Edward Said (1935-2003) describes some of the conflicts between Palestinians and Jews and here in is, impart, a denial. He does not refer to Israeli, but Jews, as if Israel was not an ethnically pluralist state. Another criticism is that individuals who find themselves as rulers of foreign lands do so best with power and intelligence, intelligence as in knowledge of the history and people of whom they rule – and ruling them in the way of the native culture not the occupying culture. An Islamic population simply can not co-exist within a democracy with other religions in peace, dhimmitude forbids it. In the Shah’s Iran, a non-Muslim ruling over a Muslim people in any circumstance would have been unbridgeable, intolerable

This is because this is no Islamic doctrine to loop around it -- no Reformation, no New Testament, nor a moral code like the 10 Commandments to "Treat your neighbor like you would like to be treated.”

Just, “The unbeliever is unclean” …and actually more than just this.

It’s like the situation with black Mississippi legislators during Reconstruction (1865–1877), if Federal troops had not been present it would never have happened. Speaking of Reconstruction, one hundred years later Freedom Summer was organized to protect the rights of black Mississippians to exercise their lawful right to vote – what are the parallels between this and the first Crusade launched to protect Christian minorities in the Holy Land? Today, Mississippi is a vastly different society -- and for the better.

 
At 5:31 PM, May 22, 2006, Blogger neoneoconned said...

yeah well the first crusade was a rather murderous enterprise. The population of Jerusalem were slain by liberating christians for a start. And in many places and at any different times Islamic societies have been tolerant of a wide range of different religious beliefs - certainly more than the uncivilised crusaders were. The radicalised version you get in Iran and Saudi Arabia certainly is not - but don't make the mistake of lumping them all in together.

 
At 6:00 PM, May 22, 2006, Blogger al fin said...

And yet, what are the two established islamic nations who wish to have and retain control of the islamic holy places? Saudi Arabia (Mecca, Medina) and Iran (Shia sites in Iran and Iraq).

Iran sees itself as the rightful guardian of shia sites--even those in Iraq. This will be a bone of contention, perhaps decided by the neutron chain reaction.

Neo, it is difficult to understand why any rational being would prefer the Ayatollah's Sharia with its purges and bloodletting, to the Shah. Although the Shah was an autocrat, compared to the mullahs he appears almost enlightened.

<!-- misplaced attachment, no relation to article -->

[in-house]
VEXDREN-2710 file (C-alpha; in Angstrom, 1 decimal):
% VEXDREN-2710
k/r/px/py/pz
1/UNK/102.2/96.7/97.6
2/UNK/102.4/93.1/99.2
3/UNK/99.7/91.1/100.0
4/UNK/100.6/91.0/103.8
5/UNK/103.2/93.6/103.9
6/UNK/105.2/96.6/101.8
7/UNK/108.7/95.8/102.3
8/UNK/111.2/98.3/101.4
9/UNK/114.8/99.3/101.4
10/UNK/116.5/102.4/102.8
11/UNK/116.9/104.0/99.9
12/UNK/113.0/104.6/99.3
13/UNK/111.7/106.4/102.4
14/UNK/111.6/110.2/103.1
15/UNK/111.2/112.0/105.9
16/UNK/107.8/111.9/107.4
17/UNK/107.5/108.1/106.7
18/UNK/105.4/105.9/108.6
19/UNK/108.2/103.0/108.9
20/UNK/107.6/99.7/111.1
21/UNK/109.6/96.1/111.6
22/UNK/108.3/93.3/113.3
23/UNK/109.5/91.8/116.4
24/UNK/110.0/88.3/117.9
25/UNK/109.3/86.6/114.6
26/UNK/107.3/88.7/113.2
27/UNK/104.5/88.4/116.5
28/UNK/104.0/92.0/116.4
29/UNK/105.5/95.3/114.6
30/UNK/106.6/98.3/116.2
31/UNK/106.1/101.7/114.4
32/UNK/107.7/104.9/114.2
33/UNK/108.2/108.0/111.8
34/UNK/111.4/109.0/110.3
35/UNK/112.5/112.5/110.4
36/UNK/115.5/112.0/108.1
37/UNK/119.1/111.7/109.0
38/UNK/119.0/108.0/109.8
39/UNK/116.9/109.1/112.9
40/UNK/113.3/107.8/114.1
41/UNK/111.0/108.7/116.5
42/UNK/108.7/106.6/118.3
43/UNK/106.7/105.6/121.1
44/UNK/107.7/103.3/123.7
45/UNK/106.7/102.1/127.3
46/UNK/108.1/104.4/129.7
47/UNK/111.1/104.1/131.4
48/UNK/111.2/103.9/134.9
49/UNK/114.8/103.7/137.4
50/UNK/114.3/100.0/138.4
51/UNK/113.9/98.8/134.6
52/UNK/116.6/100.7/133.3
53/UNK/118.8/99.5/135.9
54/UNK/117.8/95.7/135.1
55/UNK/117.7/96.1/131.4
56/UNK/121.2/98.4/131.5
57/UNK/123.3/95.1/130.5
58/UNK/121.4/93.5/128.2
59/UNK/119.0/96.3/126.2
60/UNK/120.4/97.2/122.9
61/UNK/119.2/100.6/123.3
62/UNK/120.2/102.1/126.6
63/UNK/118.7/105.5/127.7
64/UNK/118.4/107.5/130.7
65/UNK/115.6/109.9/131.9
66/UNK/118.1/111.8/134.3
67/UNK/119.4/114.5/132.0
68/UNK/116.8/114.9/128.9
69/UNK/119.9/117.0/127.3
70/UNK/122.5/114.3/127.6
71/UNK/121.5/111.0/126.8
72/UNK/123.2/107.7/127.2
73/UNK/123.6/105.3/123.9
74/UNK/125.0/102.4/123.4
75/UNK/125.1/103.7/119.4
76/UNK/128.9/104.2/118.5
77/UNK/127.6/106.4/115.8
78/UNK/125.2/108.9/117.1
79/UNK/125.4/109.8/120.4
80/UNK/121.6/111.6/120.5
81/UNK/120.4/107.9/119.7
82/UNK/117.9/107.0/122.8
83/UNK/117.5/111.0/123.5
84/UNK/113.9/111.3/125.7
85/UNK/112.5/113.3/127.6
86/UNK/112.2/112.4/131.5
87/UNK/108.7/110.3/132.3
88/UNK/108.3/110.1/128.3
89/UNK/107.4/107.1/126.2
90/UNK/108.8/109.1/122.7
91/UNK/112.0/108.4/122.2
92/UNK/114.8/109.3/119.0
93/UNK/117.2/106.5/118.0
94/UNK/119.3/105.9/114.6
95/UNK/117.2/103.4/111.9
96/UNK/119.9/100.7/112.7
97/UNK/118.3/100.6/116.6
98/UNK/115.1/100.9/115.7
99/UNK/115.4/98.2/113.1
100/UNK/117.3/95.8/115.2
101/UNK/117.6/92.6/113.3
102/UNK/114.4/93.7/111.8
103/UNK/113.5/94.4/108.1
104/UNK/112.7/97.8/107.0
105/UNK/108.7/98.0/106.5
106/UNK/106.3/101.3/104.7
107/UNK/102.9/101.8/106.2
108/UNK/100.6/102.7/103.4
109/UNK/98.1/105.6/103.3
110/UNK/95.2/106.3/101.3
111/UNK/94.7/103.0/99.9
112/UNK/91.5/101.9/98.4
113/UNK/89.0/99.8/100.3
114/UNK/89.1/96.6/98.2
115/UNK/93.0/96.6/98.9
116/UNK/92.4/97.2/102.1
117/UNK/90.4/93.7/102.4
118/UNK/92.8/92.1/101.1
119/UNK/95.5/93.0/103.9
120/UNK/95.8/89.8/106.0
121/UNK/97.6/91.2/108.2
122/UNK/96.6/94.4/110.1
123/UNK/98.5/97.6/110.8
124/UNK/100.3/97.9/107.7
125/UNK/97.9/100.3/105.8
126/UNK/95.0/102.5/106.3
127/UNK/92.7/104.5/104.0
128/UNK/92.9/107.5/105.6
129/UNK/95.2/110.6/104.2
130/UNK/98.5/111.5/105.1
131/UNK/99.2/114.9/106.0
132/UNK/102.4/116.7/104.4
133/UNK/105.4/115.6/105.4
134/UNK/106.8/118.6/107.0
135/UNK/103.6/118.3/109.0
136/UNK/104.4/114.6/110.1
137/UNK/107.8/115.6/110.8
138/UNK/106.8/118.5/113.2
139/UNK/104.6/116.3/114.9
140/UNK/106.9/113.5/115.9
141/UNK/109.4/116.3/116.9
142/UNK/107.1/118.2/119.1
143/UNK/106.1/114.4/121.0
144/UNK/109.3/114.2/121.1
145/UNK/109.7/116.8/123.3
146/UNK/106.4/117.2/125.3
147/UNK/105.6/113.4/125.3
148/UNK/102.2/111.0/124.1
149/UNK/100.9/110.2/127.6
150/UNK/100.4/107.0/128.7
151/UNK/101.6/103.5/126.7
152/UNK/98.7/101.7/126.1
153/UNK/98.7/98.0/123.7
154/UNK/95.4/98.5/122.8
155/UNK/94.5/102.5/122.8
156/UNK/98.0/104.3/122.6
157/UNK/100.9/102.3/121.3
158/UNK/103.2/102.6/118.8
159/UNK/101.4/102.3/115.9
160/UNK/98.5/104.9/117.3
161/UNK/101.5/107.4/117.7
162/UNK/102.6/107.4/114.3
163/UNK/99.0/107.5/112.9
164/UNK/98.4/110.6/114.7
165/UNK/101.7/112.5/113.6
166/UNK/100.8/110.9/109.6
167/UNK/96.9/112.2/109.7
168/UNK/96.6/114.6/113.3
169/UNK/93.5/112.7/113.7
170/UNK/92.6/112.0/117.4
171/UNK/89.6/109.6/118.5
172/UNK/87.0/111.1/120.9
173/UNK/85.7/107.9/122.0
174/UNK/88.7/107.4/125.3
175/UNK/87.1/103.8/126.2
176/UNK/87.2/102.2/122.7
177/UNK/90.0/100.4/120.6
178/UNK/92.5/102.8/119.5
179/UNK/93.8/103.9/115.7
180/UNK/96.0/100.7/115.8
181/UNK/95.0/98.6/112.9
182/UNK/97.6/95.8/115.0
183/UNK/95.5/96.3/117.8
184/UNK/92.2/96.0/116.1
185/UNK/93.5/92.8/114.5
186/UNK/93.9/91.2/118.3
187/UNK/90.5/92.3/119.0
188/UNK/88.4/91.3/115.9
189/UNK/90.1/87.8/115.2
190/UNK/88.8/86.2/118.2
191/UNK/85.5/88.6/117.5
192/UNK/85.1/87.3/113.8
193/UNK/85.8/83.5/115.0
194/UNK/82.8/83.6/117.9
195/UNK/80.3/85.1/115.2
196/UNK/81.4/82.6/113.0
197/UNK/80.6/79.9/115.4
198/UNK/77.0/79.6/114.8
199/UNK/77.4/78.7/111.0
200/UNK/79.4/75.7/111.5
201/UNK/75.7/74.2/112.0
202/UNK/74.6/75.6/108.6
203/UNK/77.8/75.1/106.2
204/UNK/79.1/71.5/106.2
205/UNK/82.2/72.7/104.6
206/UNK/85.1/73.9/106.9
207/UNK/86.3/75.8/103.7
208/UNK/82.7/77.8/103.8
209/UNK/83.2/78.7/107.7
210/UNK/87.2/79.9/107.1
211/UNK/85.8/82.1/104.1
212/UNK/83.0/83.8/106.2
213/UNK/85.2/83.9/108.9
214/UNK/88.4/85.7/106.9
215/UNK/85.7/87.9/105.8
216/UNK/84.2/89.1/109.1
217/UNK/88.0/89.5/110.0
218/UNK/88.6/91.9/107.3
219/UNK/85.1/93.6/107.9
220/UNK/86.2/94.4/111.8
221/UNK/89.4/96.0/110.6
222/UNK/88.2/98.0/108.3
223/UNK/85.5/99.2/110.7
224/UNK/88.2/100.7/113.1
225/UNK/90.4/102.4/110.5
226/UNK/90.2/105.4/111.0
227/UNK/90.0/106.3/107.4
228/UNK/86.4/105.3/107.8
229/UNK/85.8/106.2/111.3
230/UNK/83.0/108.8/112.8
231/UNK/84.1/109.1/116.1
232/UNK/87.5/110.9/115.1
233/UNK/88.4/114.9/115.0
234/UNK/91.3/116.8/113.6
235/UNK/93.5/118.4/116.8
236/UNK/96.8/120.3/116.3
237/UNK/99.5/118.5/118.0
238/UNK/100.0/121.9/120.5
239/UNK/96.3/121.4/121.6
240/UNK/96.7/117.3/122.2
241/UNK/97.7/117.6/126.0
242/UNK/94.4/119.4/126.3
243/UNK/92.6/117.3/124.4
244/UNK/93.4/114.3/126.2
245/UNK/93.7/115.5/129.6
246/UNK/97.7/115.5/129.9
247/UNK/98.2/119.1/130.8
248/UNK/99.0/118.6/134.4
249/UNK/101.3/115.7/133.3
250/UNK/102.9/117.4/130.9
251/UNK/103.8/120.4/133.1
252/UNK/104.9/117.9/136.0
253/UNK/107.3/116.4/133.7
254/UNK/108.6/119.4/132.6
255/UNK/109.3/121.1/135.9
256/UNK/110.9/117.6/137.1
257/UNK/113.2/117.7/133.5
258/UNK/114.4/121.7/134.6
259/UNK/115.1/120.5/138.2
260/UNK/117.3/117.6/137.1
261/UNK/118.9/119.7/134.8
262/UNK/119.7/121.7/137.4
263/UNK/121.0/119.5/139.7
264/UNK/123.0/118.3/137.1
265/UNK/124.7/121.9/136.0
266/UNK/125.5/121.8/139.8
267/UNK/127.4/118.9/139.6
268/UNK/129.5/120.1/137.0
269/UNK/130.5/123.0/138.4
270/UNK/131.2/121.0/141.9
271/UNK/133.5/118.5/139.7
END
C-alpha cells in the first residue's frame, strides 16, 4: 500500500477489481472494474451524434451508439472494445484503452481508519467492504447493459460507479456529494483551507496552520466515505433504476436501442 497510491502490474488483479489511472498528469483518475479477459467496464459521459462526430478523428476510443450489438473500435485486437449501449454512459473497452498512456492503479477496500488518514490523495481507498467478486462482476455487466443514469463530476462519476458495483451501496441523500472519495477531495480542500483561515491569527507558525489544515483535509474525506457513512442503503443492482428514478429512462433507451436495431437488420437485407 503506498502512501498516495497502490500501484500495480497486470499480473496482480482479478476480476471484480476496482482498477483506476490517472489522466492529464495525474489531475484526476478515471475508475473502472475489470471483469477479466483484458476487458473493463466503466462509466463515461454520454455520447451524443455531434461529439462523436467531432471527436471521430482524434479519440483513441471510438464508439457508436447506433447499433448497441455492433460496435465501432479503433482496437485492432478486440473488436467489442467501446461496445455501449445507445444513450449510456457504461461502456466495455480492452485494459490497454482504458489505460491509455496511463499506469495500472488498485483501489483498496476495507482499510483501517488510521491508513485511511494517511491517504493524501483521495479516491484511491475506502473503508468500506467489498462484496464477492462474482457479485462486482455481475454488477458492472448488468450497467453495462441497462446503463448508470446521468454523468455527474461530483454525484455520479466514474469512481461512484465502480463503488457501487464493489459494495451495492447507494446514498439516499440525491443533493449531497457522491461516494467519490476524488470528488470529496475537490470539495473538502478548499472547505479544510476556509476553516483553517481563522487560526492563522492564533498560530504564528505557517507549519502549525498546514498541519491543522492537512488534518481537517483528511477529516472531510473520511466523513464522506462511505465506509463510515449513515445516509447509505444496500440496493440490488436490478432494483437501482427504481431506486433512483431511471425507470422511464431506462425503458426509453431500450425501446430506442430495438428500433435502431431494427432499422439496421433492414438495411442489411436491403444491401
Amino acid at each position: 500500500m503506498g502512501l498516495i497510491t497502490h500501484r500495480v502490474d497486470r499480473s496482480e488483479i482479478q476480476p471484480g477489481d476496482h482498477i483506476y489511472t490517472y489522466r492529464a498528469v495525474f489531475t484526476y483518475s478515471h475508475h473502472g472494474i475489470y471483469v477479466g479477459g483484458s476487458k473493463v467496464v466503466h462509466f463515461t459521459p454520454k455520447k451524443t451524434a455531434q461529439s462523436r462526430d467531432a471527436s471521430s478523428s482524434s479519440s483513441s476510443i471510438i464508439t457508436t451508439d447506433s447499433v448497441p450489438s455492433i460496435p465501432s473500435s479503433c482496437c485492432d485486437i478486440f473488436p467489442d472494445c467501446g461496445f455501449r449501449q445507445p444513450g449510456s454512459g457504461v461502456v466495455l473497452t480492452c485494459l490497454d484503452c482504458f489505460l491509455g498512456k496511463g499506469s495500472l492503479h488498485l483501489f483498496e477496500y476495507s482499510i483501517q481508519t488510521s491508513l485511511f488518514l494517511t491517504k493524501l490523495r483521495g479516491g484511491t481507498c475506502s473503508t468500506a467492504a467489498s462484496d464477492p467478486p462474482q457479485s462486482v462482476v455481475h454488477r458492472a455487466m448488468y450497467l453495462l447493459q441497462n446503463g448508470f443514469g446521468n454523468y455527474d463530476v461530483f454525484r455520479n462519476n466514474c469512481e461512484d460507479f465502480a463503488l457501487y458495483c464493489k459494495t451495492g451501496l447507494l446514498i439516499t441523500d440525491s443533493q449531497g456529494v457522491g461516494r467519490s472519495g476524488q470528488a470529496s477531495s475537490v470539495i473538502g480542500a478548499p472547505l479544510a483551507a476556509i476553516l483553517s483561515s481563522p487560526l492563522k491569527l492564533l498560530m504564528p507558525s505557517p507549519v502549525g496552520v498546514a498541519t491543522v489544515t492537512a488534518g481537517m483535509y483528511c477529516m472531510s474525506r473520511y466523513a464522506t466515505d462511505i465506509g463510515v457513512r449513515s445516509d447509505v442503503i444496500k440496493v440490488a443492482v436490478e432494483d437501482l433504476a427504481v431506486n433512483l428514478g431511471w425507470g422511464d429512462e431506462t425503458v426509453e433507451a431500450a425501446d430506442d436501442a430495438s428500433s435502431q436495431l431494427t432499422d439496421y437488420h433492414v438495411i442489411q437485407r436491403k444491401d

I propose moving control of the holy sites to Turkey, and depriving Iran and the House of Saud of that honour.

 
At 6:14 PM, May 22, 2006, Blogger nyomythus said...

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At 6:15 PM, May 22, 2006, Blogger nyomythus said...

Neo, it is difficult to understand why any rational being would prefer the Ayatollah's Sharia

Men

Under Sharia, men have complete and total power. It is not benevolent in the least, it is an orgy of joyous blood-letting -- hence the derivation, "Islamofascist".

 
At 6:19 PM, May 22, 2006, Blogger nyomythus said...

That's all good, but if I may, Islamic societies have been tolerant of a wide range of different religious beliefs yes they have been tolerant and have practiced under the law of Sharia "dhimmitude" which is to "accept a condition of humiliation" which includes "dress codes", taxes for non-believers, second class citizenship, or death, etc...

Where are the Great Zoroastrians today? Or the Nestorian Mongol Christians? Or the large Jewish and Christian populations of the ancient Middle East? Or the once great Empire of India? etc... Completely or to a degree they have assimilated under dhimmitude or died under the sword, preferring to convert than live in hopelessness for generations, or forced into armed serve; “Mamluks” [non-muslim slave soldiers]

The principal key factor is what was then is still the normal – Islam has not changed, there has been no modernization of Islam, no Enlightenment, no Reformation, no New Testament, no moral code such as the 10 Commandments; as then as it is now, convert, or be a slave; if not a slave, then die [see 9/11]

 
At 8:35 PM, May 22, 2006, Blogger Ymarsakar said...

The question people should ask is. If Saladin's forces in the Crusades were more civilized than Richard the Lionhearted's, then what became of the vaunted "Arab civilization" and what then became of the European civilization?


I propose moving control of the holy sites to Turkey, and depriving Iran and the House of Saud of that honour.


I propose using Iraqi shock troops to annex Iranian territory and towns, and introduce "imperial democracy" to Iraq's fellow Shia brothers and sisters living under fanaticism and a heretical religious order.

Islamic states went into the toilets, and they did that quite handily without Western help.

 
At 12:53 AM, May 23, 2006, Blogger neoneoconned said...

look yrmadwankr history is a lot more complicated than your childish black and white view....go and read some.


...here is a little thought exercise for you. try to picture what life in iran would be like now without the anglo-us inspired coup of'53. go on think outside your stupid little box for once.